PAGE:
Finley: Pension tax pandering hurts Mich.
Sometimes candidates from different political parties can come up with the same really bad idea.
It happened during the 2016 presidential contest, when both Hillary Clinton and Donald Trump campaigned against free trade agreements.
And it's happening in Michigan this year. Both Republican Bill Schuette and Democrat Gretchen Whitmer are promising that if elected they will repeal the tax on pensions that was instituted by Gov. Rick Snyder and the Legislature in 2012.
The pension tax continues to be a sore spot with those looking to retire soon and lucky enough to have a defined benefit retirement plan.
That's not a large percentage of Michigan workers; roughly one in four private sector employees will retire with a pension.
But it's a significant piece of the state budget. The pension tax raises about $300 million a year.
Eliminating it would blow a hole in the budget that neither Whitmer nor Schuette has a plan for filling. The options, of course, are cutting spending elsewhere, or finding another revenue source. (That's a nice way of saying raise taxes.)
The $300 million generated by the tax is exactly equal to the increase in per-pupil funding passed by the Legislature for next year. That much money isn't easy to find.
Aside from the fiscal recklessness of repealing the tax, there's also the question of fairness.
The majority of taxpayers in Michigan won't draw a pension. They'll have to fund their retirements through other means.
Go to any McDonald's and look at the gray-headed employees bagging burgers or manning the counter. That's how they're funding their retirements, and it's all taxable.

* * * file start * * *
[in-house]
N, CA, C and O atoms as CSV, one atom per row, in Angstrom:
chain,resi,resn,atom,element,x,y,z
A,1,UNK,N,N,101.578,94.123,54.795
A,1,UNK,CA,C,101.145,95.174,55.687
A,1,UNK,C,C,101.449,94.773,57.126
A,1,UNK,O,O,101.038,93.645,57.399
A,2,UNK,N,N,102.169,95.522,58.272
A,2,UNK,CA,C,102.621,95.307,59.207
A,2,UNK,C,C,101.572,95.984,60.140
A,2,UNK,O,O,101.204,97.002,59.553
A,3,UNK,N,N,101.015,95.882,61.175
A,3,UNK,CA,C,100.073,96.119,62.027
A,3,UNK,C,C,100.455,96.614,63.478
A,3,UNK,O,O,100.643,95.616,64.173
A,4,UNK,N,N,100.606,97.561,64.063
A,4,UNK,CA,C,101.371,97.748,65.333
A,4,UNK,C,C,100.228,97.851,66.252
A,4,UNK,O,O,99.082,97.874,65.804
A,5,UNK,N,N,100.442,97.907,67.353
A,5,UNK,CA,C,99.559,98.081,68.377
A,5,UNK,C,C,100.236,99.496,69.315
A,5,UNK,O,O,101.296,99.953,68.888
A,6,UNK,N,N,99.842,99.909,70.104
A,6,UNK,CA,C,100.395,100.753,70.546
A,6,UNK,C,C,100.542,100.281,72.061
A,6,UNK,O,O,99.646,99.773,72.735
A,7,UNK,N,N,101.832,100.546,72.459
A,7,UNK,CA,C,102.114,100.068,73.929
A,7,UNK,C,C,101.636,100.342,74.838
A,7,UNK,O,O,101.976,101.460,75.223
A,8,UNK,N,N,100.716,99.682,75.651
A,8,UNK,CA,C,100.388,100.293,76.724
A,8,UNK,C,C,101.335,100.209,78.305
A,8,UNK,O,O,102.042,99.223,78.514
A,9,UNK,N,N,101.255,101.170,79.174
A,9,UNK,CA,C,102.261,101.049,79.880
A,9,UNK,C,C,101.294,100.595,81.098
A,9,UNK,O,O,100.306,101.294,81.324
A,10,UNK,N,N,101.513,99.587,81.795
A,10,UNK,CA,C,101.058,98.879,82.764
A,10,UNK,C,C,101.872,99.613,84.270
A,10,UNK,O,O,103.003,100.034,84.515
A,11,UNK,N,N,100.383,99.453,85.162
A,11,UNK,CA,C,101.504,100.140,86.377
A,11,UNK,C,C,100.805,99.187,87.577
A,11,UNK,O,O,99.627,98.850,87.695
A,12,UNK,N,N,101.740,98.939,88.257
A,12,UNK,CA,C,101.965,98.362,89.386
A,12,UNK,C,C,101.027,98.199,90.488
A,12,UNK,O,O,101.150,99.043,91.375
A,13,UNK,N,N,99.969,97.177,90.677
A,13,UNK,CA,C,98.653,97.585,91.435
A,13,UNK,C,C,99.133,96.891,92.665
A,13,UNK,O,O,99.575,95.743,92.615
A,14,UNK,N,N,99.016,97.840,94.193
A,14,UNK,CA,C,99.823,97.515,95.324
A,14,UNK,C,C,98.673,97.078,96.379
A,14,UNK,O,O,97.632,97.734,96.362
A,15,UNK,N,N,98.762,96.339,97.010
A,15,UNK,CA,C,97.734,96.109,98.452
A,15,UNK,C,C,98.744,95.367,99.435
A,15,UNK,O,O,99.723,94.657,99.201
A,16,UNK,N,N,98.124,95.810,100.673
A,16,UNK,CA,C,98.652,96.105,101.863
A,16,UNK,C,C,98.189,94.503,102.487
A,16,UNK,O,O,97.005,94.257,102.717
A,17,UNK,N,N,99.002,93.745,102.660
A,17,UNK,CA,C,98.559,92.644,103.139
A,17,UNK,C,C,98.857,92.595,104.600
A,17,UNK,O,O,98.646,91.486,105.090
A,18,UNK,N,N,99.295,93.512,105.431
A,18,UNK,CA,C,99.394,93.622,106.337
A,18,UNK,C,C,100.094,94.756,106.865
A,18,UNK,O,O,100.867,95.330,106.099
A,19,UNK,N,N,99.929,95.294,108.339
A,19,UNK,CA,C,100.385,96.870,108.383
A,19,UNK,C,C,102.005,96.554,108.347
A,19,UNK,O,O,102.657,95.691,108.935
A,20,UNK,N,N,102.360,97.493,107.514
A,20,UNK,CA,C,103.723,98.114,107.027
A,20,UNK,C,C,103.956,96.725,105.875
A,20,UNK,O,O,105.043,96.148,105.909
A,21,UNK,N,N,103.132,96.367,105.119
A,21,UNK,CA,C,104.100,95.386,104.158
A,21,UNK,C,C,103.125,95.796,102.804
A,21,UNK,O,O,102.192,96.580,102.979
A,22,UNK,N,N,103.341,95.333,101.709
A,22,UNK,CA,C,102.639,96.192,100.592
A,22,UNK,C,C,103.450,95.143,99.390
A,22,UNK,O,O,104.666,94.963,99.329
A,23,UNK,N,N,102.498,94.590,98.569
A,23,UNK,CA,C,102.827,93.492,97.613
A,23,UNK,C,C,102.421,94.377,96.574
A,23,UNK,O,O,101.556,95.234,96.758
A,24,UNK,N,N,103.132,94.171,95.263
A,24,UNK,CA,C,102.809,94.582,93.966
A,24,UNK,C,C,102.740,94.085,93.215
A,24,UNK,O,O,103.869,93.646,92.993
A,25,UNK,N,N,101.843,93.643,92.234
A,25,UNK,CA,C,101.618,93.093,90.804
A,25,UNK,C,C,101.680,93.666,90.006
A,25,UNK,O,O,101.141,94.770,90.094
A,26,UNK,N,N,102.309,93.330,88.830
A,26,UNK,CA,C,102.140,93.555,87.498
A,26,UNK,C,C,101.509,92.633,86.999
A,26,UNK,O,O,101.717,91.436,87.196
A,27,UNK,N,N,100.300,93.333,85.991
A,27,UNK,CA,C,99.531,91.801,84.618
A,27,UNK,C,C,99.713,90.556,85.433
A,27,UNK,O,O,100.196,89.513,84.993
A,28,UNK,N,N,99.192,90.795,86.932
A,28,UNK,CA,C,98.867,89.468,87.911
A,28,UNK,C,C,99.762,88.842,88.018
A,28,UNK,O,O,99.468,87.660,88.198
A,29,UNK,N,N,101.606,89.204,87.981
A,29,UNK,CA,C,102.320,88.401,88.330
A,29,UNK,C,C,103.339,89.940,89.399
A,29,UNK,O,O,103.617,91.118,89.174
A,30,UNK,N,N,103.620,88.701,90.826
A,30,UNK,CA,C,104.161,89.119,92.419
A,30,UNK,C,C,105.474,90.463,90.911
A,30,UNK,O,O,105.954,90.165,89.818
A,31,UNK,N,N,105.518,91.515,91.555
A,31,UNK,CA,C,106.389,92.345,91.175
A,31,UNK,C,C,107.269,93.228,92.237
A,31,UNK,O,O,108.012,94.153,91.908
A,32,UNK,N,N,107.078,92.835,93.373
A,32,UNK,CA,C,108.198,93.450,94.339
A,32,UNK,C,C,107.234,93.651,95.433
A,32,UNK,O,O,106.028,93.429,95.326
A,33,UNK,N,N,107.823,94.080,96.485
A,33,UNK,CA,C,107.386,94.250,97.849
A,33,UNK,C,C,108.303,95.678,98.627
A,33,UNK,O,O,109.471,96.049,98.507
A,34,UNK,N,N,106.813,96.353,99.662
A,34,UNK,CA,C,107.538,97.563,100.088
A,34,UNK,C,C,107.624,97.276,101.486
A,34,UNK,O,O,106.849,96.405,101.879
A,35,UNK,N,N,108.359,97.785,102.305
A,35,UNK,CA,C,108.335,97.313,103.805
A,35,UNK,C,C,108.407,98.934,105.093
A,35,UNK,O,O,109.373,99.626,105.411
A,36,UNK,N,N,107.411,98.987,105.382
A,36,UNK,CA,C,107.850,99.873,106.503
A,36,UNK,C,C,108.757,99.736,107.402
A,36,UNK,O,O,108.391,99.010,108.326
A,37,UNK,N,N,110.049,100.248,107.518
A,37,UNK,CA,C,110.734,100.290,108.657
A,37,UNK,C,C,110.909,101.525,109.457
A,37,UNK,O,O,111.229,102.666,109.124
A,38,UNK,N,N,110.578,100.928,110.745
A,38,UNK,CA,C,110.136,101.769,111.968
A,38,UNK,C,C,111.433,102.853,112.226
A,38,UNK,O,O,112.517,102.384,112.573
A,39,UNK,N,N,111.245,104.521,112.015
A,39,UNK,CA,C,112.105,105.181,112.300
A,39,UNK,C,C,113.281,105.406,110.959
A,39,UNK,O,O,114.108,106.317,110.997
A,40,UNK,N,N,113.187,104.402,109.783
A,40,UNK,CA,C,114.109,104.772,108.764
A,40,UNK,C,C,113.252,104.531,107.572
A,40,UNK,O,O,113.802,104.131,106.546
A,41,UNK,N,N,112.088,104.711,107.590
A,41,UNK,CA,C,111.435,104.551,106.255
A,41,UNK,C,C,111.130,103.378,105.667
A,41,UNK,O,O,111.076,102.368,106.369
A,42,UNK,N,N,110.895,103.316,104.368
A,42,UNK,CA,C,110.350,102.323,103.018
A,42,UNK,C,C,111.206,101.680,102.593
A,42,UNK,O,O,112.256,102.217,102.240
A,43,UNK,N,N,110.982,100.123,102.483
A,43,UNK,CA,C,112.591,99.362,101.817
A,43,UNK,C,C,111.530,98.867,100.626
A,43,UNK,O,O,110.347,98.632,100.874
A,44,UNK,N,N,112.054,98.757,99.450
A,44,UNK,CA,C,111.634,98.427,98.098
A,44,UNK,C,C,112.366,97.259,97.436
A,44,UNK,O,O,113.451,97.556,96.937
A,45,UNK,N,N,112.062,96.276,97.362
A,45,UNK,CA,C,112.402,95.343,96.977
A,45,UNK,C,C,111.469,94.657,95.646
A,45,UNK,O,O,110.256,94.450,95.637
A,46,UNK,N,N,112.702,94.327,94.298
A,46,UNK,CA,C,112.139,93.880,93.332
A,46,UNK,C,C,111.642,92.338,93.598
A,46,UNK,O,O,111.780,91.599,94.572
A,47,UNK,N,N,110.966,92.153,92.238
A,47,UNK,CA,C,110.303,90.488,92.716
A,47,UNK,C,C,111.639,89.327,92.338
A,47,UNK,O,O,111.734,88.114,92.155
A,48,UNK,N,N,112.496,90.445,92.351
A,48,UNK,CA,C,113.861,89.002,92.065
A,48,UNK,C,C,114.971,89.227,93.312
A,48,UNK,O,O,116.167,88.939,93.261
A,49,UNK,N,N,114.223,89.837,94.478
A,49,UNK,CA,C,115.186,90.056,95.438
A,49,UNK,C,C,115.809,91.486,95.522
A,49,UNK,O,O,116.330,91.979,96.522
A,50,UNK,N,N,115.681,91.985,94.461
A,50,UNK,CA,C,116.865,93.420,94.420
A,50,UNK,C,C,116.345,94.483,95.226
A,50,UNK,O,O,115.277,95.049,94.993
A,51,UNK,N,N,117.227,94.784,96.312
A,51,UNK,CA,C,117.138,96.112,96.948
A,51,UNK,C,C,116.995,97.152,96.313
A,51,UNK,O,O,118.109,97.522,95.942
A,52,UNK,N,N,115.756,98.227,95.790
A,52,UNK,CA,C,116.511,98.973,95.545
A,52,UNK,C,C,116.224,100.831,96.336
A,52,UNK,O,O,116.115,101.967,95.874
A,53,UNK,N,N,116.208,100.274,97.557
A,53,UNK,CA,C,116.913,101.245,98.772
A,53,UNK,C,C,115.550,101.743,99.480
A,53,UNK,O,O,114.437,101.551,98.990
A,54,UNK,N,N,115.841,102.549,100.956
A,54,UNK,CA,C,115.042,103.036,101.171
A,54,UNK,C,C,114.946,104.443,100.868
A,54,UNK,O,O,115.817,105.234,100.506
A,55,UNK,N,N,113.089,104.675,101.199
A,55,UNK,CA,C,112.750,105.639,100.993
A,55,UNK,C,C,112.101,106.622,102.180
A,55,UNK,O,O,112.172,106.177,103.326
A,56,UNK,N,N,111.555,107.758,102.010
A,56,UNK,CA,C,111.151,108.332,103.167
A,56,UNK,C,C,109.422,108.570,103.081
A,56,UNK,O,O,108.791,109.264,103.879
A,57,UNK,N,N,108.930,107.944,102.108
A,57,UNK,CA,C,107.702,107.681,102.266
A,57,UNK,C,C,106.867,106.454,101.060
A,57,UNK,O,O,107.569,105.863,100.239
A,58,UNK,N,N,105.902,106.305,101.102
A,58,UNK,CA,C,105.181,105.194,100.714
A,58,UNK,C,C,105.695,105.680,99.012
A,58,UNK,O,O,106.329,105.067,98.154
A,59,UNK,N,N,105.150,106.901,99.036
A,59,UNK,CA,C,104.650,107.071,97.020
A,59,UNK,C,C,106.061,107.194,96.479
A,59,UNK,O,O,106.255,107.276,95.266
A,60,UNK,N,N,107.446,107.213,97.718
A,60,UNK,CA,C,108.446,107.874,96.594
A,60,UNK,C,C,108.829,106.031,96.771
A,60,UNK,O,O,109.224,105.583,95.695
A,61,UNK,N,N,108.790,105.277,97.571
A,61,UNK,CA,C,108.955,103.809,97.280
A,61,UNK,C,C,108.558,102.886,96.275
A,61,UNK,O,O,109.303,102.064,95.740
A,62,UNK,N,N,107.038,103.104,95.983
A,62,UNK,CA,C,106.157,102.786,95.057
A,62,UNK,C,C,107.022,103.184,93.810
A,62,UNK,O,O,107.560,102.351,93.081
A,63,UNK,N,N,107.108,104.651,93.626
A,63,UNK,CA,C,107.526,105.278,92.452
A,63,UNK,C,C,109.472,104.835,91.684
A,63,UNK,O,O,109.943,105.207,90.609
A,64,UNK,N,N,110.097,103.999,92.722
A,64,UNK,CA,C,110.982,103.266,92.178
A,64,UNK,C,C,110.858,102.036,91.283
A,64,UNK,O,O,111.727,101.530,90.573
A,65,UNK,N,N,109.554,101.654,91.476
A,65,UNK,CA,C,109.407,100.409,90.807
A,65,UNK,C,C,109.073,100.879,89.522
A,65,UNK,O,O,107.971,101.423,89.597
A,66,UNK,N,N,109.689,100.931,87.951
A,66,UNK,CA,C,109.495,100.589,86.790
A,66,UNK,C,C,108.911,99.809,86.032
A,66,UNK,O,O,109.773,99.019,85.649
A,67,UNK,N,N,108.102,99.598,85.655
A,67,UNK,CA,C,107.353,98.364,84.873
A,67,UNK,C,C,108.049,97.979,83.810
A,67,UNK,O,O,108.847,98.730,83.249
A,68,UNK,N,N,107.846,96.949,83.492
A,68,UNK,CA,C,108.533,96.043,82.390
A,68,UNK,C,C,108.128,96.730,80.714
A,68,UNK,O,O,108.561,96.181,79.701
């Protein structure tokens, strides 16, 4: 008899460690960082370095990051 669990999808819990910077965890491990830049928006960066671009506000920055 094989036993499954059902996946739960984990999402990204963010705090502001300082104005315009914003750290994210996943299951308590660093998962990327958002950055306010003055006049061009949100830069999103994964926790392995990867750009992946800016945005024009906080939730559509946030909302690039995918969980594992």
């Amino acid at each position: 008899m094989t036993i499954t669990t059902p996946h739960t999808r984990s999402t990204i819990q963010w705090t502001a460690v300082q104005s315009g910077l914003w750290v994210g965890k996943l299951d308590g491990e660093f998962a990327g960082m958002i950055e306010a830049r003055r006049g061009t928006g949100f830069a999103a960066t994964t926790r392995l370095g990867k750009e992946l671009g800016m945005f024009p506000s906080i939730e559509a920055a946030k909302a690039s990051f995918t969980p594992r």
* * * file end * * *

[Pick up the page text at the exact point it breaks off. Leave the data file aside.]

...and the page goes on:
Same goes for those who don't have a pension, but saved for their retirement through IRAs or 401(k) accounts. The earnings on those savings are also taxed.
Why should all those taxpayers who don't have a pension coming subsidize the retirements of those who do?
That's what shifting the tax burden from pensioners and onto another group of taxpayers would do.
Michigan remains one of the 38 states that don't impose the state income tax on Social Security income. And it is one of 24 states that provides significant exemptions and limits on the pension tax.
Single filers in Michigan who don't collect Social Security can deduct the first $35,000 of their retirement benefits, and a married couple can deduct a maximum of $70,000. For everyone else it's $20,000 and $40,000. That mitigates the burden considerably, and spares most lower income retirees.
Pensions are income. And income is taxed in Michigan. As long as that's true — and I'd be all in favor or eliminating the income tax for everyone — pensioners should pay along with everyone else.
Applying the income tax to pensions was not a popular decision for Snyder. It cost him a great deal of support when he ran for re-election in 2014.
But it was the fair thing to do, and it was right for the state.
The two candidates who would replace Snyder as governor see the opportunity to pick up some votes by pandering to a small segment of the electorate.
And that's more important to them than acting responsibly for all of Michigan's citizens.
That's not the kind of decision-making that is going to keep Michigan moving along a sound fiscal path.
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